70 Squadron conducted a reconnaissance of the new German aerodromes around Tournai some 35km behind the lines. They were attacked over Tournai and had to fight their way back to British lines. During the fighting, Sergeant Skinner and Lieutenant Kenneth Arthur Seth-Smith claimed to have shot down an Albatross, though no German losses were recorded.
Lieutenant Dudley George Antoine Allen and Lieutenant Benjamin Lester Franklin (in Sopwith Strutter A2431 were shot down by Leutnant Wiessner also from Jasta 18. Allen was able to get back over the lines but force landed at Ballieu. Franklin was already dead.
2nd Lieutenant Valentine Howard Adams and 2nd Lieutenant Ivan Lapwith Pinson in Sopwith Strutter A1001 were shot down by Walter Göttsch from Jasta 18. They apparently suffered engine trouble and were forced to land near Lincelles, under control according to their wingmen. What happened next remained a mystery for some months.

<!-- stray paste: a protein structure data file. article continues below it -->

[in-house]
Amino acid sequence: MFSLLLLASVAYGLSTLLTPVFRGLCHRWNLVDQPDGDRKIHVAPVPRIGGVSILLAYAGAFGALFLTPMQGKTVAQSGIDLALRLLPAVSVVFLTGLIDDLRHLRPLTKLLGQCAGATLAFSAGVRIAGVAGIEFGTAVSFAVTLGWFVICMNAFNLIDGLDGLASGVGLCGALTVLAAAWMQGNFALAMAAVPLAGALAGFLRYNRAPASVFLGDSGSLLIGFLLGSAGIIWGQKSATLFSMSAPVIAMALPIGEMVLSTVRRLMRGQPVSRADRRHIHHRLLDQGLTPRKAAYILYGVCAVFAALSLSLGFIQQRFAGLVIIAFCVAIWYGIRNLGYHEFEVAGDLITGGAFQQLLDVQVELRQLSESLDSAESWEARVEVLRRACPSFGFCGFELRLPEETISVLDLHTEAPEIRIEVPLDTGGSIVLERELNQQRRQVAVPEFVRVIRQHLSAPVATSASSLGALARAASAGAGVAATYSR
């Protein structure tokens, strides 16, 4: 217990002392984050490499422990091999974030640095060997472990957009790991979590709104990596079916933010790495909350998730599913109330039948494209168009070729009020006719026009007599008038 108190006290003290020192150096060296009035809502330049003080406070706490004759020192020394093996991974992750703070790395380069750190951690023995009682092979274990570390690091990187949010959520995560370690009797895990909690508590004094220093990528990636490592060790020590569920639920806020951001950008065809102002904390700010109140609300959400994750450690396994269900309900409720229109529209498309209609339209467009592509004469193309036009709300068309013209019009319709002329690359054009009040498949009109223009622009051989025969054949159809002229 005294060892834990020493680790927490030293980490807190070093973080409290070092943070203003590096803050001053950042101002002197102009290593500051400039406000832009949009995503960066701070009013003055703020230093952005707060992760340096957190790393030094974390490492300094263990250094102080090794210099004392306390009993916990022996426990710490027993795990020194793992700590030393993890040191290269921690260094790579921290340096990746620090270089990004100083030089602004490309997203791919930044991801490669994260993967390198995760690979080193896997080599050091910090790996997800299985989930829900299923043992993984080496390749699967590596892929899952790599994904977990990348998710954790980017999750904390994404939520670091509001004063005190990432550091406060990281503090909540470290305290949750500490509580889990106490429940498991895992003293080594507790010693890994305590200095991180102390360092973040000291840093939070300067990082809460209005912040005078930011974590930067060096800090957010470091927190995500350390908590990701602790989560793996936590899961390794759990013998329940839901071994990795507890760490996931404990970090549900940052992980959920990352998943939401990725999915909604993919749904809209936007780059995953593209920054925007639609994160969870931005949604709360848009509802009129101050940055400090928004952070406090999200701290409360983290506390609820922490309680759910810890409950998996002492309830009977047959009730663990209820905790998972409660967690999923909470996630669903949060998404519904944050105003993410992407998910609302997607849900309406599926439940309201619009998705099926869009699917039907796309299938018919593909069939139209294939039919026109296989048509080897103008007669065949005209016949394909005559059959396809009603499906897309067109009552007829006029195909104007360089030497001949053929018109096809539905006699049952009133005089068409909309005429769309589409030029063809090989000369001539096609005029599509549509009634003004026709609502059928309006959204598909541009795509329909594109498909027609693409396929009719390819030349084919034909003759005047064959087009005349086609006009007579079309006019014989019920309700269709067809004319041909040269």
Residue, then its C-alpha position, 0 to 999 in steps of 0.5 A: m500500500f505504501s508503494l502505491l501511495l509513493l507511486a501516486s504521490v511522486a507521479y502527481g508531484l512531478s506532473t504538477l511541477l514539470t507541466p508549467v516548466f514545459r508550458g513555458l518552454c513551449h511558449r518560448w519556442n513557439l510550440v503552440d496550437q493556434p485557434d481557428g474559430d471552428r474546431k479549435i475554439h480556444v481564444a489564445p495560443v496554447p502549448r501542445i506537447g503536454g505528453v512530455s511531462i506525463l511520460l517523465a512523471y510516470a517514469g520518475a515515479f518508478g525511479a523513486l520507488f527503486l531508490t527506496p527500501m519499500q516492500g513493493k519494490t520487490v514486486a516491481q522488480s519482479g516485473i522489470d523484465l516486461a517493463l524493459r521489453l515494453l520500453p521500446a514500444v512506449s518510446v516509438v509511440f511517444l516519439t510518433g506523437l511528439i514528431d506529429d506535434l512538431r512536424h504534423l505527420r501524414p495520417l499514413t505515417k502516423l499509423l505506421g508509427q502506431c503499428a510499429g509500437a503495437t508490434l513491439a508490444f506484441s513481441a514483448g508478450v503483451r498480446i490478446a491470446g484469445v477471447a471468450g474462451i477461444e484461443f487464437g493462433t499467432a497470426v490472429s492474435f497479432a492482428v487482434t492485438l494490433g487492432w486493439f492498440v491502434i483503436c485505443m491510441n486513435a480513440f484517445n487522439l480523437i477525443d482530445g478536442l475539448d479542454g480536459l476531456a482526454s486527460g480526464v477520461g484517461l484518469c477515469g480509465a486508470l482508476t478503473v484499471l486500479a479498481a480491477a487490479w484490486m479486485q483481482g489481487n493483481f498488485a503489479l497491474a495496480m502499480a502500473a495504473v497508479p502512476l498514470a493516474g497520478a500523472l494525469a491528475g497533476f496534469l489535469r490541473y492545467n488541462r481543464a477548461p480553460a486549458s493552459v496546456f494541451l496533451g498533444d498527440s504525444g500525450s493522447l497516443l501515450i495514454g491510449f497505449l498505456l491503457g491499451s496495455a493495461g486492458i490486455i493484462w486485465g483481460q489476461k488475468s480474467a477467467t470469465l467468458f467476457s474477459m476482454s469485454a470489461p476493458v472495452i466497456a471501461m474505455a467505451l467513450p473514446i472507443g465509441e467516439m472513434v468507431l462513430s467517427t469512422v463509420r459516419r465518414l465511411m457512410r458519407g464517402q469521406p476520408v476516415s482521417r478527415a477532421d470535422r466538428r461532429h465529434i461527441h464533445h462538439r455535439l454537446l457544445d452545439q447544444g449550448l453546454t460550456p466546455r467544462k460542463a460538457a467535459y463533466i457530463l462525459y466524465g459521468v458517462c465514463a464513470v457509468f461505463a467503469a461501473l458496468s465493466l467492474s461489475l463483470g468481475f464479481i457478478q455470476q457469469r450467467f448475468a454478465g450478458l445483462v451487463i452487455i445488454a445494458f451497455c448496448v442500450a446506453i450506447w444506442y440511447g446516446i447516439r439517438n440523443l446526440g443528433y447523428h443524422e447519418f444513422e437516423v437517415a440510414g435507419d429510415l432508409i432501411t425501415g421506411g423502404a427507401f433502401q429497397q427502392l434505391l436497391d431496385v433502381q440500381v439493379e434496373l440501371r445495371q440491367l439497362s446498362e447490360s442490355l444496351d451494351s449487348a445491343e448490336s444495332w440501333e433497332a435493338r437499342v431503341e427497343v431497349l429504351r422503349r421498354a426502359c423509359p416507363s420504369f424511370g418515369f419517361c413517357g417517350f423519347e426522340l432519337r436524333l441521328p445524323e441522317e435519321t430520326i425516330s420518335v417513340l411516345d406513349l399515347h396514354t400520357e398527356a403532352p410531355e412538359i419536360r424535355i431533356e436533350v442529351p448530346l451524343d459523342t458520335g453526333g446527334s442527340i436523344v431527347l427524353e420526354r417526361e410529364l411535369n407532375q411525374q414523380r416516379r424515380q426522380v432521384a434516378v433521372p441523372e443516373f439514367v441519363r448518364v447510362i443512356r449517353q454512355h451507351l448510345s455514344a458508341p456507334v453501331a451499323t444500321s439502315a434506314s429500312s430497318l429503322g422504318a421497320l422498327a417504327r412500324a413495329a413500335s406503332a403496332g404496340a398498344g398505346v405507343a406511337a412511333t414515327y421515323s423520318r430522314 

Over the next 19 months various letters were sent to and from the Red Cross in Geneva, the War Office London, the Air Ministry, Central Prisoners of War Committee and the family in Australia and London.
Eventually a number of eye-witness accounts turned up, taken by local French policemen with a local housekeeper, a labourer, a young woman, a farmer and a coachman who were all near the scene as the plane glided down.
They reported that as the plane landed, some German soldiers encamped at a nearby farm made towards the plane. Adams was seen to drag the body of his comrade from the aeroplane and then set fire to the machine. The German soldiers arrived at the scene and shot Adams dead as he tried to surrender. German officers arrived at the site and made the men cease firing and took Pinson) to hospital where he died the next day.